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Women Destroy Science Fiction! is a special issue of the Hugo Award-nominated magazine LIGHTSPEED entirely written—and edited—by women.
Women Destroy Science Fiction! is a special issue of the Hugo Award-nominated magazine LIGHTSPEED entirely written—and edited—by women.
Women Destroy Science Fiction! is a special issue of the Hugo Award-nominated magazine LIGHTSPEED entirely written—and edited—by women.
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Personal Essay: "Where Are My SF Books?" by DeAnn Knippling

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When we set out to destroy science fiction with this Kickstarter, we didn't want it to be your ordinary, run-of-the-mill campaign. We wanted it to be full of smashing, crashing women's voices, telling what it really means to be a woman reading and writing science fiction. One of the ways we hope to do that is by sharing a series of personal essays by women about their experiences as a woman in science fiction. Today's essay is by DeAnn Knippling.

"Where Are My SF Books?"

A lot of the things I know now about women and SF, I didn't learn until my daughter was old enough to start reading chapter books. The two don't really seem to connect, do they? Chapter books (or early reader books) are for kids age 6-8ish, and they're deadly dull. I'm sorry. I'm sure there are people out there who love magic tree house and that ilk with a passion, but we had trouble getting through them, reading them together. I turned to other books. What was I reading when I was that age? I couldn't remember, really, but I dipped back as far as I could into my memories, for things like THE HOBBIT and Narnia and Heinlein and Piers Anthony and whatnot. 

My daughter wasn't interested in the things that I loved. Especially the SF. 

She wanted adventure books (not that slow old Hobbit stuff), and she wanted books about girls. She did not see why she had to put up with boy main characters. Or boring stuff about girls, for that matter (Narnia? A snoozer). She had all kinds of other options than reading—so why waste her time on something that wasn't at least as good as THE POWERPUFF GIRLS? 

That's when it started to snap into place. 

SF was: a) All about Boys, b) Very Literary, or c) Not Otherwise Accessible to Kids. I'm not talking "not appropriate for kids," in the sense of being frightened of finding dirty words or sex. We ended up finding and liking Tamora Pierce, thank you very much, and have been vastly entertained by many inappropriate things since then. But on the SF side—not so much. The Giver went over well eventually, and so did A WRINKLE IN TIME. But I had a horrible time finding other things. I could have looked harder; I could have found other SF she might have liked. But in the end, we ended up with a great deal more fantasy than anything else. And liked it.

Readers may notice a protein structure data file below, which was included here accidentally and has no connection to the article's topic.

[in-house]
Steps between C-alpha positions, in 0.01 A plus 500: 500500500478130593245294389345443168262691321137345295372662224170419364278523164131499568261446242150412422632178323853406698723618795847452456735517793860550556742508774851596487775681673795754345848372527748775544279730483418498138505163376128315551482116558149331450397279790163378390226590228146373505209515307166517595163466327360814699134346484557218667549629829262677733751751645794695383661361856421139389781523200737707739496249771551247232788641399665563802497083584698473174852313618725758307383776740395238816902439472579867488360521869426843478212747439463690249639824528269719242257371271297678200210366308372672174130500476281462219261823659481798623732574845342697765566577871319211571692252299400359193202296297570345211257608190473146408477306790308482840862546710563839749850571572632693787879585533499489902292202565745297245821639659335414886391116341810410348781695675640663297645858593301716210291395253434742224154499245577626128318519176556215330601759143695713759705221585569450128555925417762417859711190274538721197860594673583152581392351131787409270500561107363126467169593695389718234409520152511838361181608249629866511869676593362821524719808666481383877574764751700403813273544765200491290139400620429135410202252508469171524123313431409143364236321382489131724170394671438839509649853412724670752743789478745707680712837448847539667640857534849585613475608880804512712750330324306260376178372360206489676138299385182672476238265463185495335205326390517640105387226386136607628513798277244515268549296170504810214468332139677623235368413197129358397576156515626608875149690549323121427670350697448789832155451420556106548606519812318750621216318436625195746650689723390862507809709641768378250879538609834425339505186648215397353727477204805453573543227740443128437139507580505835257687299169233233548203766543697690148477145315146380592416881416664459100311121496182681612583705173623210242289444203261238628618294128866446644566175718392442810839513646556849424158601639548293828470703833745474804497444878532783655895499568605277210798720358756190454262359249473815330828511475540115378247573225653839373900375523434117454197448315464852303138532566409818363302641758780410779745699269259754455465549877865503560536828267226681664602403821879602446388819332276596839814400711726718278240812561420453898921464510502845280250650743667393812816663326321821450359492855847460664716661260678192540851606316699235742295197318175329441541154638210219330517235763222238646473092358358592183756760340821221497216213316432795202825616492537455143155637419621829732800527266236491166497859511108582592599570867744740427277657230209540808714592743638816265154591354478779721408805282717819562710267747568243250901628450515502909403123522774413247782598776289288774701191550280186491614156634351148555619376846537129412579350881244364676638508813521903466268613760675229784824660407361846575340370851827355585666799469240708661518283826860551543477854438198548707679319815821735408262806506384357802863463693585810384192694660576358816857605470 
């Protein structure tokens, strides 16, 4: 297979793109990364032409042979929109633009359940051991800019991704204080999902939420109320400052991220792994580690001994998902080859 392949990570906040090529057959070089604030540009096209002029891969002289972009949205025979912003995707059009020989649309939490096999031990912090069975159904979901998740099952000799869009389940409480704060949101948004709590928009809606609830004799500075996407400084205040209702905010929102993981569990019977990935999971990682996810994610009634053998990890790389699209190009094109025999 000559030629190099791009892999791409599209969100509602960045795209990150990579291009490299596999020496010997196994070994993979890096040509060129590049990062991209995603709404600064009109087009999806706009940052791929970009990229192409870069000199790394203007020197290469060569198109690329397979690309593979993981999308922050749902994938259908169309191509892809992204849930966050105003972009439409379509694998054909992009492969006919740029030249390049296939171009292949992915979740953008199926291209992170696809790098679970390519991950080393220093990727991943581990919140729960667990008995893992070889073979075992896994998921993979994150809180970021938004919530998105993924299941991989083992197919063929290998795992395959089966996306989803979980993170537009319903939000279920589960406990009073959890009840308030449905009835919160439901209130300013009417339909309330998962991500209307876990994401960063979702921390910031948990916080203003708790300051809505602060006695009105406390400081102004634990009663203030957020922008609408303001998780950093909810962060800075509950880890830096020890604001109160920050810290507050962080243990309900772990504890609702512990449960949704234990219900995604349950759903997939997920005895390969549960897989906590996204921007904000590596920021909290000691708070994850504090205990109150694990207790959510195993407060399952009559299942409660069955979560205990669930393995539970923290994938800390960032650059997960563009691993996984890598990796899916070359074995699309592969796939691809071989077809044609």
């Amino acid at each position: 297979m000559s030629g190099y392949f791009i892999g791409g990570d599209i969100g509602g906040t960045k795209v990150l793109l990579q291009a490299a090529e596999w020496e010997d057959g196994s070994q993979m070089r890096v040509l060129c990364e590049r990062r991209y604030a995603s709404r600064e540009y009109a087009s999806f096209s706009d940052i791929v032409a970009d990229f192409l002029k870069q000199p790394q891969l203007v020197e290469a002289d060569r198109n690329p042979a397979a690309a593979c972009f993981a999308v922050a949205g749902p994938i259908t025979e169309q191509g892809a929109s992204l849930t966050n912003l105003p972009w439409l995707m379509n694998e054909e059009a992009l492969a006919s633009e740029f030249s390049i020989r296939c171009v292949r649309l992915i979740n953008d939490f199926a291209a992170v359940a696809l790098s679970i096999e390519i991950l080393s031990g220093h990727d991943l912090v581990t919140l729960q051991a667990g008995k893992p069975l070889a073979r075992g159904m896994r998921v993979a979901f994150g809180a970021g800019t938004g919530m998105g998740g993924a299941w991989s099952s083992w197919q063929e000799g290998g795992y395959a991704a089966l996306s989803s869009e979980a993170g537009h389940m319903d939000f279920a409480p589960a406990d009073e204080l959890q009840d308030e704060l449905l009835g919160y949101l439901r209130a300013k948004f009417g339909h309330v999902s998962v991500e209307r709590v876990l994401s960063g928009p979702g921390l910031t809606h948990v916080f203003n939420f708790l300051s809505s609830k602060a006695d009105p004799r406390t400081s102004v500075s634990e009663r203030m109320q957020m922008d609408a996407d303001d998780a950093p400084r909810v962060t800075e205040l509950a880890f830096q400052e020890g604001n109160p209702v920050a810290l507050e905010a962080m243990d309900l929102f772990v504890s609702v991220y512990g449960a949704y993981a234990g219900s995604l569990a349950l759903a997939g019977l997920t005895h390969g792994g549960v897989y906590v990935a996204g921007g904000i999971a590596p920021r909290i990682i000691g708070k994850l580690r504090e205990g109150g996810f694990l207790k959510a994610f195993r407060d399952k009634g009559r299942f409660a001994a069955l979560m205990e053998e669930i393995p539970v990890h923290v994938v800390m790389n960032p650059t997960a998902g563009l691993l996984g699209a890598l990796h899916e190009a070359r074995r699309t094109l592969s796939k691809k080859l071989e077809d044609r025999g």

At the same time, I was realizing that I was reading far, far less SF. On the one hand, I wasn't reading it because I was digging into other genres, because I'm learning to write, and often when you're learning, it's easier to process hard lessons when you're not picking apart the things you love best. But on the other hand, I was finding the same problems that my daughter did: a) All about Boys, b) Very Literary, or c) Not Otherwise Accessible to ME. 

I buy a lot of books every year, and I plow through scads more via the library. 

Where are my SF books? 

I could dig down deep and find them (and I have in many cases). But what they should be doing is sitting right at the top of the lists—the award lists, the bestseller lists. Fantasy's figured this out. So has ... pretty much every other genre. Except Westerns. And it's easy to see how well those sell. 

You know what's selling like hotcakes right now for SF? Young adult SF ... with some female protagonists, more action than literary, and all kinds of accessible, from realistic character flaws and a focus on science that's engaging rather than alienating and asking hard questions having to do with society instead of taking an easy way out. Admittedly, I think the YA stuff skews too far for female leads—look, we're trying to get ALL the readers to grow up loving the genre—but that's another topic, for another day. Right now I just want to know where my books are ... and why they aren't helping print SF in general hit the top of everyone's lists. 

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DeAnna Knippling, at the behest of her daughter, secretly writes pulp adventure fiction for kids (she tries to stick to about half boys and half girls) under the name De Kenyon (her daughter comes up with the best ideas). She also writes adult fiction under her own name as well as doing design and editing work. She has recently appeared in CROSSED GENRES, BLACK STATIC, BIG PULP, and more. She reads submissions for LIGHTSPEED and dreams one day of editing a middle-grade pulp magazine with stories that would curl the hair on a Peterbald cat. You can find her at www.WonderlandPress.com.

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